lead to dramatically better building performance results (Clevenger &

Haymaker, 2012). However, PA can also be time and resource expensive, so

researchers have explored optimization methods that can search through large

parametric spaces in a fraction of the time.

1

For example, Naboni et al. (2013) compared traditional simulation to PA

and optimization using a genetic algorithm. They designed and built a project

prototype of a 14m2 test lab made from cross laminated timber located at the

School of Architecture in Copenhagen. They simulated ten design options in

EnergyPlus 1 during design, building the most energy efficient option. After

construction they analyzed a calibrated model. It revealed a total energy

consumption of 98.6 kWh/m2. A PA was performed in EnergyPlus with 11

factors and 139,968 individual runs. It was executed on a 256 core cluster and

took 30 hours to run. Using the results, modifications were identified that

would bring the energy consumption down to 8.5 kWh/m2. The improvement

is dramatic but the cost in computation resources is high.

important to distinguish between multi-disciplinary optimization and single

discipline multi-objective optimization. Many authors referring to multi-

objective optimization are referring to the single discipline optimization of

thermal performance responses like annual heating load, annual cooling load

and HVAC performance (Chlela et al., 2009; Magnier & Haghighat, 2010). A

multi-disciplinary optimization gives a more holistic understanding of the

building performance factors in relation to overall human experience,

economic, and environmental requirements and is as such more desirable. It

requires a careful selection of input factors, a weighting of responses used in

the optimization value function and coordination of simulation results from

different software platforms. In this paper the multi-disciplinary study

optimizes thermal performance, daylight factor, direct line of sight, view

quality, life cycle cost and carbon dioxide emission.

with objective weighting and data and geometry visualization, to understand

how these methods can improve on the PA process. The DoE is seen as a

filtering mechanism that allows for drastic reductions in the design space to

be explored by estimating optimal values of the input factors. By combining

the DoE method with a full-factorial analysis of a reduced design space the

authors explore the extent to which it is possible to maintain the rigor of

analytical search with the accuracy of parametric analysis using a practical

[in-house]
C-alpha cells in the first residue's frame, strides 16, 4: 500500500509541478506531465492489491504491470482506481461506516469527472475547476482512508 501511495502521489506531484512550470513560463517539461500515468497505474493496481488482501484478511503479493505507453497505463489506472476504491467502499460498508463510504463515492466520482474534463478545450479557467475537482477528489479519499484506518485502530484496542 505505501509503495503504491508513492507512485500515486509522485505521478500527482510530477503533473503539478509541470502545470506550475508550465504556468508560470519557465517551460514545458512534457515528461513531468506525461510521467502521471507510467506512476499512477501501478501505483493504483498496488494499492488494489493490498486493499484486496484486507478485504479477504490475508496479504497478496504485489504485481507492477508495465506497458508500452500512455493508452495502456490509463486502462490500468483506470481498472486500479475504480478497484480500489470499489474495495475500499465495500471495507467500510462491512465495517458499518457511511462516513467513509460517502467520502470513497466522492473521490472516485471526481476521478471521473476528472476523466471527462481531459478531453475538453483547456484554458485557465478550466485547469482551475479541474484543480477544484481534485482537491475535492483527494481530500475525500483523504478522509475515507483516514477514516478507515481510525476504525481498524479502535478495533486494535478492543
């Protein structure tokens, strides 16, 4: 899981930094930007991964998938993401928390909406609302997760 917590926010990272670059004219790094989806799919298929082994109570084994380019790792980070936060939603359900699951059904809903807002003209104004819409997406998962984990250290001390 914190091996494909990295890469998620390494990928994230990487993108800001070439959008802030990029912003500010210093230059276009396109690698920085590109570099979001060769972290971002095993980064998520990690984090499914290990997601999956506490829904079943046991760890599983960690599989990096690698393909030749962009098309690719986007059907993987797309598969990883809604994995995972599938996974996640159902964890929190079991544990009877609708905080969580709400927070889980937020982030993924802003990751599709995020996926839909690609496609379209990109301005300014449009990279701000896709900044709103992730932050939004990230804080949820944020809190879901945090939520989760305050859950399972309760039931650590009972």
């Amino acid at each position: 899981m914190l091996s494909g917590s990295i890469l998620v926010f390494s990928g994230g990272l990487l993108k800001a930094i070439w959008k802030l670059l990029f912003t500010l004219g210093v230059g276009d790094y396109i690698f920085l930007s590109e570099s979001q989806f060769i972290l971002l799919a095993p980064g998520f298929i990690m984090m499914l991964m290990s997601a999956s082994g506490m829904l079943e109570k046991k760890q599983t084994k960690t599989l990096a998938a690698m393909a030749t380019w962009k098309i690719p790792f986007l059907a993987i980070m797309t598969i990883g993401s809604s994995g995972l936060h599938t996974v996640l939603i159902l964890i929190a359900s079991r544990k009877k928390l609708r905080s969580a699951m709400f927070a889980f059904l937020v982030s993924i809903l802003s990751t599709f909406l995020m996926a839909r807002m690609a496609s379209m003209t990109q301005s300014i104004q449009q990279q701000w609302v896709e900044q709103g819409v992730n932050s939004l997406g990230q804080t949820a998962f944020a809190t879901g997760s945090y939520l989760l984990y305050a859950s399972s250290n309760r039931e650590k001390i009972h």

amount of computational resources. In order to distinguish this effort from

other similar research, five aspects of PA have been identified as important

for meeting the requirements of rigor, accuracy and practicality:

1

https://energyplus.net/

2

complex and multi-faceted and good solutions need to recognize the

multi-dimensionality of the problem.

objective circumstance. The PA must prioritize what are considered

more important design goals for a project over other less important

criteria.

cannot simply be numbers and statistical metrics. Architects require a

visual exploratory interface that permits them to interactively

examine ranges of alternatives in the proposed solution.

design geometry. Architects must be able to see the impact of building

performance decisions on the physical geometry of their building

design.

which means, by todays computational standards, it does not extend

much beyond a few thousand simulation runs.

these five aspects, and compares to the Multi-Objective Parametric

Experiments Design (MOPED) workflow.

2. Literature Review

methods rely on exhaustive search which can be computationally intensive.

They propose the use of surrogate models, specifically response surface

models (a form of DoE), that use a limited number of simulation runs. On a

case study of a three story office building in New Delhi they found that the

surrogate model approach reduced simulation time substantially at the cost of

incurring up to 10% in prediction error. Ritter et al. (2015) also use response

surface methods for optimizing design space to support decision making.

They note that current methods lack acceptable interfaces for designers to

interact with. They propose generating a parametric geometric model in

Autodesk Dynamo, defining input parameters to describe the design space,

creating a DoE in Matlab 2 to rapidly calculate the response values based on

2

https://www.mathworks.com/products/matlab.html

3

the input parameters, and then output the results into a parallel coordinates

plot for interactive visualization.

Small number

Visualization

Disciplinary

Parametric

Interactive

Responses

Geometry

Weighted

of runs

Multi-

Dhariwal & Banerjee

Ritter et al.

Sadeghifam et al.

Qian & Lee

Pratt & Bosworth

Sadeghifam et al.

Jabi

Chlela et al.

Magnier & Haghighat

Flager et al.

Iwaro et al.

Lin & Gerber

Khalafallah & El-Rayes

Shi & Yang

Granadeiro et al.

MOPED

.

Sadeghifam et al. (2015) observe that altering a combination of factors

combined for a 36% reduction in annual energy consumption compared to

altering a single factor. This points to the benefit of a PA approach. They